When Sam Cane left the field against Argentina with 13 minutes to play and the All Blacks seven points adrift of their opposition, barely an eyebrow was raised.
The substitution marked the third time this season that captain Cane had been benched late in a match with his men behind on the scoreboard.
Against South Africa at Ellis Park, with 11 minutes left on the clock, the All Blacks scored two converted tries and turned a narrow defeat into a 12-point victory. In matches against Ireland and Argentina, however, the late change had no impact on the result, with NZ falling to historic losses on both occasions.
All Blacks coach Ian Foster has never criticised his captain, nor attributed the substitutions to Cane’s on-field performances.
“I just felt we needed some fresh legs, just trying to keep momentum going,” Foster said of the decision to take Cane off when the All Blacks were down by three points against Ireland in the third and final Test of the July series with 16 minutes remaining.
“It wasn’t reflective of him or his leadership. We’d got momentum then we’d lost it back again and I just felt we needed to make a couple of tweaks.”
Against the Pumas, Foster suggested that the substitution was a tactical move to get more ball carriers on the park: “We just felt we needed a bit more power in our carry stuff so it was really a decision to take a fetcher off and put a ball carrier on.”
Whatever the case, it’s become a clear trend in how the All Blacks use their captain – and one that looks likely to continue this weekend in the rematch with the Argentina, with Dalton Papali’i now joining the bench in place of said ball-carrier, Akira Ioane.
It’s also a massive switch-up from the past, when All Blacks captains were rarely pulled from the field – and almost never when the team was behind on the scoreboard.
In fact, at no point throughout their careers did Reuben Thorne, Richie McCaw or Kieran Read – or the vast majority of their predecessors – leave the field while the All Blacks were staring down the barrel of a defeat.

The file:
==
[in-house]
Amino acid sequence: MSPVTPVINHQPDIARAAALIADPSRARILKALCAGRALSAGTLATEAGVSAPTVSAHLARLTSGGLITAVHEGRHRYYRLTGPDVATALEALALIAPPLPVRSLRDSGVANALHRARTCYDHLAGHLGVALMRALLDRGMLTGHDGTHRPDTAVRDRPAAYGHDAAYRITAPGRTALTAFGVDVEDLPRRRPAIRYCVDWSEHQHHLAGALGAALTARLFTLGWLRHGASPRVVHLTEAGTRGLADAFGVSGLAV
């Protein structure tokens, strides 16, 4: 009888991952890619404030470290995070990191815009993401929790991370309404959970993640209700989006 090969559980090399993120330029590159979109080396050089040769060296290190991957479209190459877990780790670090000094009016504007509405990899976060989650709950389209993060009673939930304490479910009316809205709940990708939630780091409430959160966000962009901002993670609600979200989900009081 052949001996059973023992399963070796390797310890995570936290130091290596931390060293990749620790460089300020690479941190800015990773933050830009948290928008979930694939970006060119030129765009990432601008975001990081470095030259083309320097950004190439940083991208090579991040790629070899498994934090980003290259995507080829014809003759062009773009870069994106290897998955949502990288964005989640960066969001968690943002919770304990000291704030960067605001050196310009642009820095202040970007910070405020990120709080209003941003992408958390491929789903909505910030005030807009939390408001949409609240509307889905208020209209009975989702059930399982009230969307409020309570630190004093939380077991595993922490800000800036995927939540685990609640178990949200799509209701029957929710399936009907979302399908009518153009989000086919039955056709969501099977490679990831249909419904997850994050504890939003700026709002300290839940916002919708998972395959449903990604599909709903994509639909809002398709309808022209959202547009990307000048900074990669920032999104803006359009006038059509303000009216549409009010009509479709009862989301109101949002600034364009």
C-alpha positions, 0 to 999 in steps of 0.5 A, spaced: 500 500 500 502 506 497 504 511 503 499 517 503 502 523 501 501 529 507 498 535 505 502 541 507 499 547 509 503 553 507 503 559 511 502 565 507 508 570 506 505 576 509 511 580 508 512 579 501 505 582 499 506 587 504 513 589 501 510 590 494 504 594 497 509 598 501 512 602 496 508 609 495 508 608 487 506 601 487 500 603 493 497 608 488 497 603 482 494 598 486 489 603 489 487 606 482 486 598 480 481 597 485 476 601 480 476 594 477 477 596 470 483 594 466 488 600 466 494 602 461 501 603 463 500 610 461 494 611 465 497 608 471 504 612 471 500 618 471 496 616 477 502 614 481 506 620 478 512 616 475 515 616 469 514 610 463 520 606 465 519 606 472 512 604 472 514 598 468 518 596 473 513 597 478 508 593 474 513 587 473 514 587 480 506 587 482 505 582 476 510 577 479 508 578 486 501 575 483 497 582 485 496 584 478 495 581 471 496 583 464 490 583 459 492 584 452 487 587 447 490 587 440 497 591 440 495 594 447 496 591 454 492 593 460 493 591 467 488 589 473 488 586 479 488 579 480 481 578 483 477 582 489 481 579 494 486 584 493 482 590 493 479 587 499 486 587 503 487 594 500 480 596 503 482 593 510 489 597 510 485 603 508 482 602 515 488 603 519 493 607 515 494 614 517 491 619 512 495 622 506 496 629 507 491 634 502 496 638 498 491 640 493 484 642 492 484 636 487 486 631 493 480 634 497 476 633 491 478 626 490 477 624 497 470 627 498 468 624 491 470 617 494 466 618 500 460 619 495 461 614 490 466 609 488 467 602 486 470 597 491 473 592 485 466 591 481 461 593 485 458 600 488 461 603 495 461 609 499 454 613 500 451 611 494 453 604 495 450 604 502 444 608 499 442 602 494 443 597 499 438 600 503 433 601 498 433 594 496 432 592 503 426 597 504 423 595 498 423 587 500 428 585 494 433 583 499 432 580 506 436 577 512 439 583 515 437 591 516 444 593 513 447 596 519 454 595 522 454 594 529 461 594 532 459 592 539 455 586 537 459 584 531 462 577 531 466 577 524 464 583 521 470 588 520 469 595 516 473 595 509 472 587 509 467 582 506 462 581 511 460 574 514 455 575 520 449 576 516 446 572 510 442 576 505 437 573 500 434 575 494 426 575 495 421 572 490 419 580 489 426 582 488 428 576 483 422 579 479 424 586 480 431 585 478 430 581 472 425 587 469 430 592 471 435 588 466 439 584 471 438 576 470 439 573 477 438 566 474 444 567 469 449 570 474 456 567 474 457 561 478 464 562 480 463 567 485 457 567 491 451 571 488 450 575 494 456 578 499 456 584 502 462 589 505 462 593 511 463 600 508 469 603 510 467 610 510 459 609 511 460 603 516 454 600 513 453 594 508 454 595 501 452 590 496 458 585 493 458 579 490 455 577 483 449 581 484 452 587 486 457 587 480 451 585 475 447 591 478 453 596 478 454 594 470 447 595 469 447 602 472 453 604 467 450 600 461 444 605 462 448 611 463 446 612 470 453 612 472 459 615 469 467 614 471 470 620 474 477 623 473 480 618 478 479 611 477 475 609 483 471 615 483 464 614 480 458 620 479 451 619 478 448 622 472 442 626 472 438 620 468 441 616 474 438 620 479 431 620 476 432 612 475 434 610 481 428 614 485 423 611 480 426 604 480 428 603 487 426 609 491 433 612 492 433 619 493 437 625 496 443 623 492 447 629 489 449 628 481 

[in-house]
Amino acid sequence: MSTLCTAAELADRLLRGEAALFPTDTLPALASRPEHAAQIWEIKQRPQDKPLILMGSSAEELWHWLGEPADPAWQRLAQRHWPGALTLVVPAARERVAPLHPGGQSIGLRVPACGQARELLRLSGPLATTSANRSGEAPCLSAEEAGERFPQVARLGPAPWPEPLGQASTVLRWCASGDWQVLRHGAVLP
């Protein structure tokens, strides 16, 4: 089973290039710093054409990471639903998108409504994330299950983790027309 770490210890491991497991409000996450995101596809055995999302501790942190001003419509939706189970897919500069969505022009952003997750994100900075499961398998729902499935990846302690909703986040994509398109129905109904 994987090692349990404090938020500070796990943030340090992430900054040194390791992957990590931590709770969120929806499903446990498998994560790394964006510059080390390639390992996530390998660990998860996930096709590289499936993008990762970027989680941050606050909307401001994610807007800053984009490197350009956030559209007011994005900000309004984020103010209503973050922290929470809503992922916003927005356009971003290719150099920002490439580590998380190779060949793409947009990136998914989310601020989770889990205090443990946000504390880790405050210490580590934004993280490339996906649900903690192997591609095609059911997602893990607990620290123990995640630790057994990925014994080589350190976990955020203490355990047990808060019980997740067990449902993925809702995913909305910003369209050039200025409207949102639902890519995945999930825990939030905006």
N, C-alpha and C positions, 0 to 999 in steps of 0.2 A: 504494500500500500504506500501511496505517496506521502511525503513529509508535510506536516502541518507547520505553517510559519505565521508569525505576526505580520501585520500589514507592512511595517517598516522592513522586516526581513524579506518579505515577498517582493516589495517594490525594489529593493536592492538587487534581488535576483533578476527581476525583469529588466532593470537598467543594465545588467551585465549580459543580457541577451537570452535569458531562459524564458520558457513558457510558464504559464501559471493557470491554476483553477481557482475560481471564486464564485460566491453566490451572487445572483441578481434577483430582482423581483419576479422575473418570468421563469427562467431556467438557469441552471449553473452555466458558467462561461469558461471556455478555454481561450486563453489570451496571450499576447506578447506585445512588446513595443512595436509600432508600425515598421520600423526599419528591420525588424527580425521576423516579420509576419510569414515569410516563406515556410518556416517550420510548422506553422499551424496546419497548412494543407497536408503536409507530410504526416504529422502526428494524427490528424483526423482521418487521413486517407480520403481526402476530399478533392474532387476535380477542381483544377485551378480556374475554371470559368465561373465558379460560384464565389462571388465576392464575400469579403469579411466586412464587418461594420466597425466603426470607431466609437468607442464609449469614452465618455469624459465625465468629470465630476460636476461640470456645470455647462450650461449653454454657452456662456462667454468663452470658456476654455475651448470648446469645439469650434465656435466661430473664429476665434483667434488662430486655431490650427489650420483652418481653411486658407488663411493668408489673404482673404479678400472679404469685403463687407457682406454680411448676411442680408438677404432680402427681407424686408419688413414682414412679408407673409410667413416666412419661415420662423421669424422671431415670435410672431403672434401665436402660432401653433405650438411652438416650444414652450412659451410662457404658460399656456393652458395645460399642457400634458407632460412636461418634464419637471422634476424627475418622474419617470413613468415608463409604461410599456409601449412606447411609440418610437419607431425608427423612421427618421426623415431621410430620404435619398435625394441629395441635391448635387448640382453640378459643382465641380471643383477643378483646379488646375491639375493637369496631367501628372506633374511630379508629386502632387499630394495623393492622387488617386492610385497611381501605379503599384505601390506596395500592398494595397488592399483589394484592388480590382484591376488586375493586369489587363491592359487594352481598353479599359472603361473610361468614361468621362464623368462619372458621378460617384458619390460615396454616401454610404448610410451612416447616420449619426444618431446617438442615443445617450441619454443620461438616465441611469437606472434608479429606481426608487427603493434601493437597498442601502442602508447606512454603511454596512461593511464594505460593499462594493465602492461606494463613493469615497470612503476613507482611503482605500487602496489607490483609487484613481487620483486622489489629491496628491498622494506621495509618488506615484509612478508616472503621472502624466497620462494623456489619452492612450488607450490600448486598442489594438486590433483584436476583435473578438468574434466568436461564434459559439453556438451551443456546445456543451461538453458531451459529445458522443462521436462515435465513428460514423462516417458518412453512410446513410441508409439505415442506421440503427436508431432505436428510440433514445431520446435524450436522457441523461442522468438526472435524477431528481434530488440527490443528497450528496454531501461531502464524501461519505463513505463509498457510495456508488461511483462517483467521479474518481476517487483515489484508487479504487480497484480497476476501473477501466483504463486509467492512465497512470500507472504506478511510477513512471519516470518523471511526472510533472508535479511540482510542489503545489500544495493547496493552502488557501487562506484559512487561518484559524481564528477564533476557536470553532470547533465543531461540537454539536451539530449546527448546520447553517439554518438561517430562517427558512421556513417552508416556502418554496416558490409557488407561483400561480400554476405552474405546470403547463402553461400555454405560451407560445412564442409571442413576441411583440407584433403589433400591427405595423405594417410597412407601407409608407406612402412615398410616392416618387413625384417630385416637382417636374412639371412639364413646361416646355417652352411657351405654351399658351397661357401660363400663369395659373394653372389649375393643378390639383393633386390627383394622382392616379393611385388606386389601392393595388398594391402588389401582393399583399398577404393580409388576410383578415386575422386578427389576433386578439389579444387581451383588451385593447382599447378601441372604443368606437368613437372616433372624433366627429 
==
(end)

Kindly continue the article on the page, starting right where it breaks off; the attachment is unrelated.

Clearly he is under the spotlight. We are all under the spotlight when things don’t go well. But behind the scenes, [he remains] strong.
Only once during Thorne’s tenure as captain did the loose forward leave the pitch – in a 91-7 thrashing of Tonga at the 2003 Rugby World Cup. McCaw left the field as captain far more regularly but the slimmest margin the All Blacks had when he did depart was a 13-point buffer against England in 2008 (McCaw hobbled off injured after 28 minutes). That same margin was also the smallest of Read’s tenure when the No 8 was called to the sidelines – again, through injury – in the 48th minute of an eventual 38-18 pasting of France in 2017.
Tana Umaga, in contrast, did leave the pitch on one occasion while the All Blacks were behind on the scoreboard – against the Springboks in 2005 – but that was also only due to injury. On the other three occasions that Umaga was substituted, NZ were up by 18, 49 and 91 points.
Cane has had his position as both captain and starting No 7 called into question by many a critic and while the various arguments thrown out hold some merit, Foster has backed the 30-year-old through thick and thin.
“Clearly he is under the spotlight,” Foster said this week. “We are all under the spotlight when things don’t go well. But behind the scenes, [he remains] strong.
“I thought a lot of his tackle and work around the breakdown was a big shift up in the last two games, and we are pleased with that.”